Memory & Cognition

, Volume 34, Issue 3, pp 550–555

Ripple effects in memory: judgments of moral blame can distort memory for events


    • Department of PsychologyCornell University
  • Cara Laney
    • University of California
  • Erin K. Morris
    • University of California
  • Elizabeth F. Loftus
    • University of California

DOI: 10.3758/BF03193578

Cite this article as:
Pizarro, D.A., Laney, C., Morris, E.K. et al. Memory & Cognition (2006) 34: 550. doi:10.3758/BF03193578


Can judging an individual as being morally responsible for a negative act affect memory for details of the act? We presented participants with a story describing an individual (Frank) who committed a crime (he walked out on a restaurant bill). Some participants were told that the negative act was not intentional and that Frank was essentially a good person. Others were told that the negative act was intentional and that Frank actually enjoyed it. Control participants were given no extra information. All the participants then judged Frank’s moral responsibility for walking out on the bill. When asked a week later to recall information about the event, the participants who had received negative information about Frank remembered that Frank had walked out on a larger restaurant bill than he actually had. Moreover, the degree of memory distortion was predicted by the degree of moral blame that had been attributed to Frank.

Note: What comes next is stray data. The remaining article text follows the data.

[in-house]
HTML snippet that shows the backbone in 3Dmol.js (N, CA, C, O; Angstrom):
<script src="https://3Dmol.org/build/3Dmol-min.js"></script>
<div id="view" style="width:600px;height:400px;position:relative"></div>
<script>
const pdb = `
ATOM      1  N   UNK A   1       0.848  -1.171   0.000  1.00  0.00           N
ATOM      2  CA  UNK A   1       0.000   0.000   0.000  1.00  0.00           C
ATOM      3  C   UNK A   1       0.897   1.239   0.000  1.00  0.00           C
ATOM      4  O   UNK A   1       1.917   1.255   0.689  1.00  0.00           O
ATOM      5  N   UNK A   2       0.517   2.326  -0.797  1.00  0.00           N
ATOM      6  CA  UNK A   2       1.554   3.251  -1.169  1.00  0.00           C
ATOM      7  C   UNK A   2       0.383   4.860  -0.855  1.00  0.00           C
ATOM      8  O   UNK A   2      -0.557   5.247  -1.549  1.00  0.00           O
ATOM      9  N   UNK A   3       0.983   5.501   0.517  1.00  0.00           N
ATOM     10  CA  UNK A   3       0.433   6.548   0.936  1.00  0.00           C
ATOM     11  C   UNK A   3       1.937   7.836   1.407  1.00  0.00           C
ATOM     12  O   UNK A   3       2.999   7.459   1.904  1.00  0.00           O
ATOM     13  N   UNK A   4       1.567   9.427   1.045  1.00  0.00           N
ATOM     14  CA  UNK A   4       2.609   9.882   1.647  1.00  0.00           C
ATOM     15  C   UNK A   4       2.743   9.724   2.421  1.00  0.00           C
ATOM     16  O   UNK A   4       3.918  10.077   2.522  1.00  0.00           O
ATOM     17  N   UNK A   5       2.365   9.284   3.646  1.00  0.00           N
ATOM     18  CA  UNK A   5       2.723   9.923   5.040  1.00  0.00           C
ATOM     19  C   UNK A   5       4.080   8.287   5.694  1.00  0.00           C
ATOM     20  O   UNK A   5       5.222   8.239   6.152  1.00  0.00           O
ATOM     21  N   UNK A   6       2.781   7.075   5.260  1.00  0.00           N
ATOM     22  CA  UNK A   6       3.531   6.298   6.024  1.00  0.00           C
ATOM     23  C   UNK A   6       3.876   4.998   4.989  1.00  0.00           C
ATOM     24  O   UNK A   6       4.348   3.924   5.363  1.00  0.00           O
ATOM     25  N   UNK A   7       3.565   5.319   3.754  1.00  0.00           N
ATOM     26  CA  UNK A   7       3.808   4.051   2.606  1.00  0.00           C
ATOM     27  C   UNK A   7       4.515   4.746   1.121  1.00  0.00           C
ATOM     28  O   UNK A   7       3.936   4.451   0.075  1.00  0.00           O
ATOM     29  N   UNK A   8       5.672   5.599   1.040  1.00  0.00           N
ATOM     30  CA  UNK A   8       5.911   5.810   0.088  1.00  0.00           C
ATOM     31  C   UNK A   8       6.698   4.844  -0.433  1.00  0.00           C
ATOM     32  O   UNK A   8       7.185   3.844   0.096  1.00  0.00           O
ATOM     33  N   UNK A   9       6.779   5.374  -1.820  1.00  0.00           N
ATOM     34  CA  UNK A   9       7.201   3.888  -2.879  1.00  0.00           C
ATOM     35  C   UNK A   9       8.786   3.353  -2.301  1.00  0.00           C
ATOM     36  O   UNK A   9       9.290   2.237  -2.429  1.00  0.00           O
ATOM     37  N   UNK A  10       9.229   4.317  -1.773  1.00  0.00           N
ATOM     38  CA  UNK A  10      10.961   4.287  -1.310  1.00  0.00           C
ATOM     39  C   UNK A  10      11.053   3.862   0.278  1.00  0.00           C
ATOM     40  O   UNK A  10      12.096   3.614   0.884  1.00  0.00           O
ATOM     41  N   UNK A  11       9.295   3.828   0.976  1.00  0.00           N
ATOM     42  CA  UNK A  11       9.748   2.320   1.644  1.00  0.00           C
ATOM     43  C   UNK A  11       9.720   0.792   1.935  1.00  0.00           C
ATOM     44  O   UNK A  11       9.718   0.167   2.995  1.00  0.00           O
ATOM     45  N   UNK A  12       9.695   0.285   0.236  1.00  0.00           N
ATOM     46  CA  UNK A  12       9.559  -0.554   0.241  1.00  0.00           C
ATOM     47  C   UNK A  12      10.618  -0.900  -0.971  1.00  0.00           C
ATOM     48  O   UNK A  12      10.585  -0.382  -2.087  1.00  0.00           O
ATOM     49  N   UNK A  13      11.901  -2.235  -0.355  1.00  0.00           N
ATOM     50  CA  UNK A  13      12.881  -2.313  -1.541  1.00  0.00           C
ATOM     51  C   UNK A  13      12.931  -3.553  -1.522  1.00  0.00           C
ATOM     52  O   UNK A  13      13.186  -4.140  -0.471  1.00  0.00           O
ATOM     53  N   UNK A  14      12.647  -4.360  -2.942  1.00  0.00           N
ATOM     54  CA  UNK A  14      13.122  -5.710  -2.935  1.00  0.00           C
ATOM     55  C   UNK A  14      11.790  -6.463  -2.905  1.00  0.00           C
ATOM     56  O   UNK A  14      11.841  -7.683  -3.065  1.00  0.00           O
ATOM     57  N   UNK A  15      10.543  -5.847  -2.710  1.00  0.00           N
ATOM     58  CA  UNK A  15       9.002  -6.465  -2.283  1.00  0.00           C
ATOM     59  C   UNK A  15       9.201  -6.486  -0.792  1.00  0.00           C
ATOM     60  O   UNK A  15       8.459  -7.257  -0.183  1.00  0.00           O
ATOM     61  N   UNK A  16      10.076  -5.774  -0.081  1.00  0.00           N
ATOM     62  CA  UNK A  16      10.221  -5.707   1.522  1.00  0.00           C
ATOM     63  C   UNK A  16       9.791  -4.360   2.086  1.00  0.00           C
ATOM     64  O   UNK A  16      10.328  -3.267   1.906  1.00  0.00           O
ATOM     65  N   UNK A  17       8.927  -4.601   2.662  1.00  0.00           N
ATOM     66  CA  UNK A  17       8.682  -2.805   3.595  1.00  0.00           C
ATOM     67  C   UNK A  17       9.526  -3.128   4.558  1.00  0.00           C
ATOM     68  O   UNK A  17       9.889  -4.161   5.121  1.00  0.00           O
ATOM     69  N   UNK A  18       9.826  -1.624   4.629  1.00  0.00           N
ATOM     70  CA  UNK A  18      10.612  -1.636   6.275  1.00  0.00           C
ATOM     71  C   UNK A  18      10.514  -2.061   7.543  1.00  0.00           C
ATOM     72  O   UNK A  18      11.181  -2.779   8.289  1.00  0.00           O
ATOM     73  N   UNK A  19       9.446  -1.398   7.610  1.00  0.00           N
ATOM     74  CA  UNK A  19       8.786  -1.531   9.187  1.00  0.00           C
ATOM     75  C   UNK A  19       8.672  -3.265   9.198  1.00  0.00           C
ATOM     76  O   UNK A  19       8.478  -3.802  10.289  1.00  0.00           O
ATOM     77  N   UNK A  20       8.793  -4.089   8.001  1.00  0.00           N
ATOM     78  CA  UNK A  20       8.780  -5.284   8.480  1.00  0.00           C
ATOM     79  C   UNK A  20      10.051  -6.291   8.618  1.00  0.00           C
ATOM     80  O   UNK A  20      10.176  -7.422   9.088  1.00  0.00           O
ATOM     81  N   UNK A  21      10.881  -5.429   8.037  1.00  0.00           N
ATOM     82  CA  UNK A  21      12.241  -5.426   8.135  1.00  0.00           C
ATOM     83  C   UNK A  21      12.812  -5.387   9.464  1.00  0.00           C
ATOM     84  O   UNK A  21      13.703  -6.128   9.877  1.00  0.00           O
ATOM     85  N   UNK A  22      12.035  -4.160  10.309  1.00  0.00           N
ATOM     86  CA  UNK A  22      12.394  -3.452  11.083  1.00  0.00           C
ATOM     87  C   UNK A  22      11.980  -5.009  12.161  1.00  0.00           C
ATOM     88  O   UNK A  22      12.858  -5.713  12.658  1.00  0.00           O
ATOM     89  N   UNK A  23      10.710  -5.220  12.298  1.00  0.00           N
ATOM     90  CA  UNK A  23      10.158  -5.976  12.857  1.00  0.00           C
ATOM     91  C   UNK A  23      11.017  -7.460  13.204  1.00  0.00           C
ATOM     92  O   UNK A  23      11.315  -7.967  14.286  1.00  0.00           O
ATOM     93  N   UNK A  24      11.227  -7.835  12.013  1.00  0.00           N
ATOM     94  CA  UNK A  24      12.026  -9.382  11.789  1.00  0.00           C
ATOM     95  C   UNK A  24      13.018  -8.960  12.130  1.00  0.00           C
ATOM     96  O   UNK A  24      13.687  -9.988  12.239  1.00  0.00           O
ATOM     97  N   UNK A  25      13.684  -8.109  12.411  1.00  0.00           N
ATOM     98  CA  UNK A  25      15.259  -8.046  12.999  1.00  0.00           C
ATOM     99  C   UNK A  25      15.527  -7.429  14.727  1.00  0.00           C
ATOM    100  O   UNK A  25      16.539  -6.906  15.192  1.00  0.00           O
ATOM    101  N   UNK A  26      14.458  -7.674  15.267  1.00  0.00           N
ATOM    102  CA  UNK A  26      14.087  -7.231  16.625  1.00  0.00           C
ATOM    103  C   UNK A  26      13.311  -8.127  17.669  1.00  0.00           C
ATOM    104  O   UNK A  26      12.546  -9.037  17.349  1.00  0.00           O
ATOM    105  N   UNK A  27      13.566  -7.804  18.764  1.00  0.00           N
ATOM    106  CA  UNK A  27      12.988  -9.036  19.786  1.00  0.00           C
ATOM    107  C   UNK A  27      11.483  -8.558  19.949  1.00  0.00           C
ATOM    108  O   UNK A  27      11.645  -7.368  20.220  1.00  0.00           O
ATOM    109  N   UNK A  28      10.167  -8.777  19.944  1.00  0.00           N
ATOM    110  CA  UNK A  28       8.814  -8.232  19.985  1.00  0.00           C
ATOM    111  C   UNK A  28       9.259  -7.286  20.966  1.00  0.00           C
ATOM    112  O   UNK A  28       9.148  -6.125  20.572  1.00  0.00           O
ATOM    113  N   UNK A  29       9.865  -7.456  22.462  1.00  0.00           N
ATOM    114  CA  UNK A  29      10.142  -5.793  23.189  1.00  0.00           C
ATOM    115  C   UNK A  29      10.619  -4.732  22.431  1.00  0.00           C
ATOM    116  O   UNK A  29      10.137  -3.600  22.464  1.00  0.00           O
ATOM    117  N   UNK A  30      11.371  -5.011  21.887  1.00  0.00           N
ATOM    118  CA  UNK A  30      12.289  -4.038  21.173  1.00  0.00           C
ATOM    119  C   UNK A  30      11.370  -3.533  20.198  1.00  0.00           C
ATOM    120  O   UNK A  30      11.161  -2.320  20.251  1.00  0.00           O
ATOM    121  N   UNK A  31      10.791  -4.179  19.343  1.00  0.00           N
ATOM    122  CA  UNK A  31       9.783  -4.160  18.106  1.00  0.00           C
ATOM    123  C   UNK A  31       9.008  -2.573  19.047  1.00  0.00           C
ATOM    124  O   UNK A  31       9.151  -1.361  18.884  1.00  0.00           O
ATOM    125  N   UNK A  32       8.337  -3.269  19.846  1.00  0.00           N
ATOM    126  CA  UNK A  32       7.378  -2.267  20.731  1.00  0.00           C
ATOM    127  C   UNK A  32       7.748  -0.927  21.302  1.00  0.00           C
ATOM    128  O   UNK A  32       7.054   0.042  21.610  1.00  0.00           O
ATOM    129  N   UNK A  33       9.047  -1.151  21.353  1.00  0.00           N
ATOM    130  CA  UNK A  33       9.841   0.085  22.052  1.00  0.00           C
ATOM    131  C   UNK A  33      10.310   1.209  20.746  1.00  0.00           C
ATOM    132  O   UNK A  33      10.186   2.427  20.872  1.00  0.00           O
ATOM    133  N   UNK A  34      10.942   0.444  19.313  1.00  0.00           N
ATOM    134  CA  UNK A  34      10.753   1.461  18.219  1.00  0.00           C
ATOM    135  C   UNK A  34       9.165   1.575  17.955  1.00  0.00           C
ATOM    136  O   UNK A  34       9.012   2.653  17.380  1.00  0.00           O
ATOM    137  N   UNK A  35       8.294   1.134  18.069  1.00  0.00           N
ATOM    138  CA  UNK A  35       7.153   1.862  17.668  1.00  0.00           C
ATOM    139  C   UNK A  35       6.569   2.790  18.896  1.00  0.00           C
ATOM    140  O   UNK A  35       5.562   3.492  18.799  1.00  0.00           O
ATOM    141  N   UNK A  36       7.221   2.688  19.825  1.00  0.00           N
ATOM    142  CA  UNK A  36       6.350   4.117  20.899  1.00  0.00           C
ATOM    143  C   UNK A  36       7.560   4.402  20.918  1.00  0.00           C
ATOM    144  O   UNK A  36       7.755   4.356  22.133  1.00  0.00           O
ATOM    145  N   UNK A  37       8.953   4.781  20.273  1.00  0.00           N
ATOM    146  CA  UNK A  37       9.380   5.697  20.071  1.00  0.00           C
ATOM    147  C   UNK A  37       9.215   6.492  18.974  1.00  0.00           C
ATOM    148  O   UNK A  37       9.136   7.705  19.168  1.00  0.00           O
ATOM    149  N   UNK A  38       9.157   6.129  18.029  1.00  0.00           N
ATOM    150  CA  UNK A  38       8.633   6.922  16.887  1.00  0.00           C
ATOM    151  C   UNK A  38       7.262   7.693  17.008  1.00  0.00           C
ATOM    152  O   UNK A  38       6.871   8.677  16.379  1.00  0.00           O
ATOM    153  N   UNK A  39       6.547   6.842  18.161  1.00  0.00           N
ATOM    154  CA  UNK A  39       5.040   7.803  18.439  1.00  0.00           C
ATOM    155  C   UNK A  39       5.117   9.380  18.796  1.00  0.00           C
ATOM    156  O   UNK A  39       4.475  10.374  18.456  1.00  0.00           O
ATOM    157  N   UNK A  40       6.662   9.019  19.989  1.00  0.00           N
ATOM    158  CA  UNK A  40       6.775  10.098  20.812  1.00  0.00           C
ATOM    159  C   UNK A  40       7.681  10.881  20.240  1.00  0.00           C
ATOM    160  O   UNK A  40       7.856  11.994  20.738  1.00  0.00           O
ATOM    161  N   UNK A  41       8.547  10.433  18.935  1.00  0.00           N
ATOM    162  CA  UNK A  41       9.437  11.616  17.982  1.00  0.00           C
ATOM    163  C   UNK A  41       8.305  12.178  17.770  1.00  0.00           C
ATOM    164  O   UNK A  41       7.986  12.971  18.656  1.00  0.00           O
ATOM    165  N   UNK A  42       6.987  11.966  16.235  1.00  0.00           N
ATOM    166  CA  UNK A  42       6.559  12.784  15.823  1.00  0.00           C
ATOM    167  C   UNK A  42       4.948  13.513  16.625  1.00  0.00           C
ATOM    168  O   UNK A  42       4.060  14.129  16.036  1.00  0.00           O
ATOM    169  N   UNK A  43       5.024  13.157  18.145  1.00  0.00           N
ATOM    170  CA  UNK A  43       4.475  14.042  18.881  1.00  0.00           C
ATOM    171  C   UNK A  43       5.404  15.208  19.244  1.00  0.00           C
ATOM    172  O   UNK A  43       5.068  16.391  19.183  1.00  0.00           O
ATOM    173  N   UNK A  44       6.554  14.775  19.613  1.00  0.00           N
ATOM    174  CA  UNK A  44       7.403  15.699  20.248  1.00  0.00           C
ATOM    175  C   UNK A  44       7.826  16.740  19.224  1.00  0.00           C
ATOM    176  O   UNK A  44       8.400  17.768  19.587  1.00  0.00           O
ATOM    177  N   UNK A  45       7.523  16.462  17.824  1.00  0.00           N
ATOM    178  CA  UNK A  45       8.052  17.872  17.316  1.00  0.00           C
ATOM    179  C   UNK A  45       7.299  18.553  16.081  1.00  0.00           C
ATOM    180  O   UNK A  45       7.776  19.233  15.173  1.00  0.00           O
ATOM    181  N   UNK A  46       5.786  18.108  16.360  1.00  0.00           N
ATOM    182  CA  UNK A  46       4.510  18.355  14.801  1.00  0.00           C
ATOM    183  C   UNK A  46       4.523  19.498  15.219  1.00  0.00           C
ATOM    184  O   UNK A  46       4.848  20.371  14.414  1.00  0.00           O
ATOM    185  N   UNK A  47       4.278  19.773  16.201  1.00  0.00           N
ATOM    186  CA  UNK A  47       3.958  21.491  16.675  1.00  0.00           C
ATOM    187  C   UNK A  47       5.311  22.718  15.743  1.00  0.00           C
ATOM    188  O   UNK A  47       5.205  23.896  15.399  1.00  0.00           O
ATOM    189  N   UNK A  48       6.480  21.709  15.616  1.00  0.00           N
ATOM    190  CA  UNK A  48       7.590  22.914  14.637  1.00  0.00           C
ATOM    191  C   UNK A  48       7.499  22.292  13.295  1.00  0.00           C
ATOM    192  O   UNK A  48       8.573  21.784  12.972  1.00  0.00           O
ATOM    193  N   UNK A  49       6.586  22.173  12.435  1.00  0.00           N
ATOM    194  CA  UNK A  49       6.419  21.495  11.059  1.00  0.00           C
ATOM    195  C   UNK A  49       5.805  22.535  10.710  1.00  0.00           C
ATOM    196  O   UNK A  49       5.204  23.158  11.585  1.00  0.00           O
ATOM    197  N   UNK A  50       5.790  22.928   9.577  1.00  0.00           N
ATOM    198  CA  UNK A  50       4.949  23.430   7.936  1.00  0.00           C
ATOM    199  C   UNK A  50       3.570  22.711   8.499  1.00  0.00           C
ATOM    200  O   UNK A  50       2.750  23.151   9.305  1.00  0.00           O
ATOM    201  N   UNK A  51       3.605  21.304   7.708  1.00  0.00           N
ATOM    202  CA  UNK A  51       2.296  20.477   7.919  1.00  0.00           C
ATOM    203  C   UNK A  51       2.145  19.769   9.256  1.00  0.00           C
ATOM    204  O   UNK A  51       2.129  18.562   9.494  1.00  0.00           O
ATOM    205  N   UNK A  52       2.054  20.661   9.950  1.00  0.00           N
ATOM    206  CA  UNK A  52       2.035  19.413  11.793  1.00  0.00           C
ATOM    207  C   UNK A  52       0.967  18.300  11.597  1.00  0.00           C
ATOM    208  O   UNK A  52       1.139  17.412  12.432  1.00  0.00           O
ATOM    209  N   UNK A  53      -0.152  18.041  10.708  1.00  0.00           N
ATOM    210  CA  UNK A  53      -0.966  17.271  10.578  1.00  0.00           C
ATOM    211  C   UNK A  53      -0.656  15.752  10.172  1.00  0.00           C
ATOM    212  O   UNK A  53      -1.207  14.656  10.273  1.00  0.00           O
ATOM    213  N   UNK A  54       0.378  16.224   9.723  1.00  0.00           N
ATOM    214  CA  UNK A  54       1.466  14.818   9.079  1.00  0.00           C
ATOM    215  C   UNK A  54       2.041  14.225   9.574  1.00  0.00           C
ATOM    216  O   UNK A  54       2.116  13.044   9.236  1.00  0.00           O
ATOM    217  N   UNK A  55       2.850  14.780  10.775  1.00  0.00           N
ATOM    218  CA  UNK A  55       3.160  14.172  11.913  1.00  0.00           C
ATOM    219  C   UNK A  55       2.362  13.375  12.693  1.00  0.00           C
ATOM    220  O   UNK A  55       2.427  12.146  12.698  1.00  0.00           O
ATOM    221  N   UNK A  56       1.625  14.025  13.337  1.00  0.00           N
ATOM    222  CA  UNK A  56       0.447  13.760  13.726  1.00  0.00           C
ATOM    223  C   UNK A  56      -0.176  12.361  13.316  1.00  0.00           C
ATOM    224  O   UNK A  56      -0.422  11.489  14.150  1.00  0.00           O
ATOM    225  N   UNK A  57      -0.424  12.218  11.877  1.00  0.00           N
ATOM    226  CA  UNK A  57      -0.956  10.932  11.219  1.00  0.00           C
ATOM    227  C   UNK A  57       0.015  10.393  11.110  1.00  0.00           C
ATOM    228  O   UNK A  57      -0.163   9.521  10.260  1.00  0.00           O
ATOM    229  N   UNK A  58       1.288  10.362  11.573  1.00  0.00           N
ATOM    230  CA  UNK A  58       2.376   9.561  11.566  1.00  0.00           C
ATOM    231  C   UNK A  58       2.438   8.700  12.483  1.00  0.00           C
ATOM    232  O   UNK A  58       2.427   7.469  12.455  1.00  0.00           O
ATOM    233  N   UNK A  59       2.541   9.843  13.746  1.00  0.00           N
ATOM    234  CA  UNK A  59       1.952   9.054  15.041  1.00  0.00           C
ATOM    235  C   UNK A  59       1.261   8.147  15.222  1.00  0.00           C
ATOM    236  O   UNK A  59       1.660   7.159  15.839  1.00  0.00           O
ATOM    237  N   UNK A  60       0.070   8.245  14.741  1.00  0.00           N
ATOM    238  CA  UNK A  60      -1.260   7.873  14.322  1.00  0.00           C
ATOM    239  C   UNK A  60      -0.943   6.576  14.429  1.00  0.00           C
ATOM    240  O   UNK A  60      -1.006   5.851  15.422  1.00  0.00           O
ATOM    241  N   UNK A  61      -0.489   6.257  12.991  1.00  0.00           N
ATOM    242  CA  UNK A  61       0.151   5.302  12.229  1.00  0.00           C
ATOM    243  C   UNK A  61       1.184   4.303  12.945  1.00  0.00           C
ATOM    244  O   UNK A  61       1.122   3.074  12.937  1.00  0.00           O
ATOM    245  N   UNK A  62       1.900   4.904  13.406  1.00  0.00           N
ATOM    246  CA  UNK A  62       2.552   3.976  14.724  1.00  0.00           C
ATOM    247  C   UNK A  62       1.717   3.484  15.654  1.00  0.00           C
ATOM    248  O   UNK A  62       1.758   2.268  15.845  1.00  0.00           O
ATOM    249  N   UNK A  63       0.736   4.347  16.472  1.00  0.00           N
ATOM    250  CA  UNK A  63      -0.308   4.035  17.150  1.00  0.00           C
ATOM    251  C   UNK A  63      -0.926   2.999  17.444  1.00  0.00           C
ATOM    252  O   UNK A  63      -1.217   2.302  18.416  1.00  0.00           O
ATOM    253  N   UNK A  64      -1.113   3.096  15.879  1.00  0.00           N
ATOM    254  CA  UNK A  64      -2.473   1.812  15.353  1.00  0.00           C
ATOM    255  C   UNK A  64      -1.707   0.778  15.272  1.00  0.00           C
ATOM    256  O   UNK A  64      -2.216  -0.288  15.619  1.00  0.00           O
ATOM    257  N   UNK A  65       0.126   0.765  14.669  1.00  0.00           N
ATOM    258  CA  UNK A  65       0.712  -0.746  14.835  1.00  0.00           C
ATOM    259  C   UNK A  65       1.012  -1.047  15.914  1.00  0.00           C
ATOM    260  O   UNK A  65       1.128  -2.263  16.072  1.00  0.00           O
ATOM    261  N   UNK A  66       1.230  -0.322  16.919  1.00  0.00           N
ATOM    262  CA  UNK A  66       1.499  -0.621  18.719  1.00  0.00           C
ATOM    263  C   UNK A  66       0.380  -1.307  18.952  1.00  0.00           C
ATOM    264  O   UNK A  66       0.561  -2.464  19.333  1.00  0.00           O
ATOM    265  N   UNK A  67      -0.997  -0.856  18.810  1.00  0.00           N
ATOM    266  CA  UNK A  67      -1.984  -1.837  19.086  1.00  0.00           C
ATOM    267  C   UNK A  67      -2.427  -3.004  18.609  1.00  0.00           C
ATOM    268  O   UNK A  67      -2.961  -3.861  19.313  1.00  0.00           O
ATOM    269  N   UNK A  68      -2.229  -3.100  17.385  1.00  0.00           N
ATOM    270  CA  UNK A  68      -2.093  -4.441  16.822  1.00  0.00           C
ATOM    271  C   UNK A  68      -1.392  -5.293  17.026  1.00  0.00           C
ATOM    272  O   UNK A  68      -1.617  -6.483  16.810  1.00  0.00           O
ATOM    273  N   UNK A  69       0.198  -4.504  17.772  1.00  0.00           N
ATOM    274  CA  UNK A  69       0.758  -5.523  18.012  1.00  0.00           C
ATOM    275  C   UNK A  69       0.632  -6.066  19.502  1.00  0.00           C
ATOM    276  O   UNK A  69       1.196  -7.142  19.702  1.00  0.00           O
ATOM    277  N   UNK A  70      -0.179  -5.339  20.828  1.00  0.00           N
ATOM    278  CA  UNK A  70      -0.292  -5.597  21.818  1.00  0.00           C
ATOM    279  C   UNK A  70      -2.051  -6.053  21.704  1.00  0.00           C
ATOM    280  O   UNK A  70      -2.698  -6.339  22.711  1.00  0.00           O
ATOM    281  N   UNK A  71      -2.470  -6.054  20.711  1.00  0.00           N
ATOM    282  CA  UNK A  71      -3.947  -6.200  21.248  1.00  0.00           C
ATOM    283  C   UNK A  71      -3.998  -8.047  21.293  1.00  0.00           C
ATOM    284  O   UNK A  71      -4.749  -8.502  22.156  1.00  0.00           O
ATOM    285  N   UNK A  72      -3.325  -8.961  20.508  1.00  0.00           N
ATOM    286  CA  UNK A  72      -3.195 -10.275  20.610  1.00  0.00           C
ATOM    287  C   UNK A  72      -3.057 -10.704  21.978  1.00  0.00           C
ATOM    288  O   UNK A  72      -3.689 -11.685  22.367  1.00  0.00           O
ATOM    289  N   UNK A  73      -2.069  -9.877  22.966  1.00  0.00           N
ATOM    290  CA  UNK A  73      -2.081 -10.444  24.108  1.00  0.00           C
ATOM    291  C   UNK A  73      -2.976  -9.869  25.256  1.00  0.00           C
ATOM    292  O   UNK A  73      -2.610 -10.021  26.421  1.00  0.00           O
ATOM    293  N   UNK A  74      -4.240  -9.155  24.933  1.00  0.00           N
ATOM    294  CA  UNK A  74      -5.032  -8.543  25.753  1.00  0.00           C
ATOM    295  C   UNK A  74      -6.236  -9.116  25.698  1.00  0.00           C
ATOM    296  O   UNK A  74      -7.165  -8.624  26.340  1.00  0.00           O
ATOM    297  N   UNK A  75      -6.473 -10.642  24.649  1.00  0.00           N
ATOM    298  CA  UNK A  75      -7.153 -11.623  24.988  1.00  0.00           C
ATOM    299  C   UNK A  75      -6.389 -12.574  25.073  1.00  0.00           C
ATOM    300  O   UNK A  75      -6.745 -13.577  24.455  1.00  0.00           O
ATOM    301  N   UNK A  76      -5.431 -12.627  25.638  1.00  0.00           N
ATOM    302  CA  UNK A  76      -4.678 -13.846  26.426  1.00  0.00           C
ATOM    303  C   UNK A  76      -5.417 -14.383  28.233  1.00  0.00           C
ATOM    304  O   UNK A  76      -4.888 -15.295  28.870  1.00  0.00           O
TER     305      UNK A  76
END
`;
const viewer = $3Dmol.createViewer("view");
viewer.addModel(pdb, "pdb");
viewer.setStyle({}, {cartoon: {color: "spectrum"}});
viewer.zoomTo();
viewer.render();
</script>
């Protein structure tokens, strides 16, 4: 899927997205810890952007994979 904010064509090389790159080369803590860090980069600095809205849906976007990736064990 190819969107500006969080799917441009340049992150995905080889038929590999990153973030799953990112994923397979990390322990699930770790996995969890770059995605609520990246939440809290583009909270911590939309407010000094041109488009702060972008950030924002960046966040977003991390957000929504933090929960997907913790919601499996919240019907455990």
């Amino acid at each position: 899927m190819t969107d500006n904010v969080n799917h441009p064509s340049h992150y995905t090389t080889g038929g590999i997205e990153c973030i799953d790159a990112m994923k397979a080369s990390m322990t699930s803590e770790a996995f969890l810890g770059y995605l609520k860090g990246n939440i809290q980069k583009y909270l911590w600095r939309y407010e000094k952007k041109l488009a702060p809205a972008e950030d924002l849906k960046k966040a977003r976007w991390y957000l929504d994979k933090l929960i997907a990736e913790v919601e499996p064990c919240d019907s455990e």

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© Psychonomic Society, Inc. 2006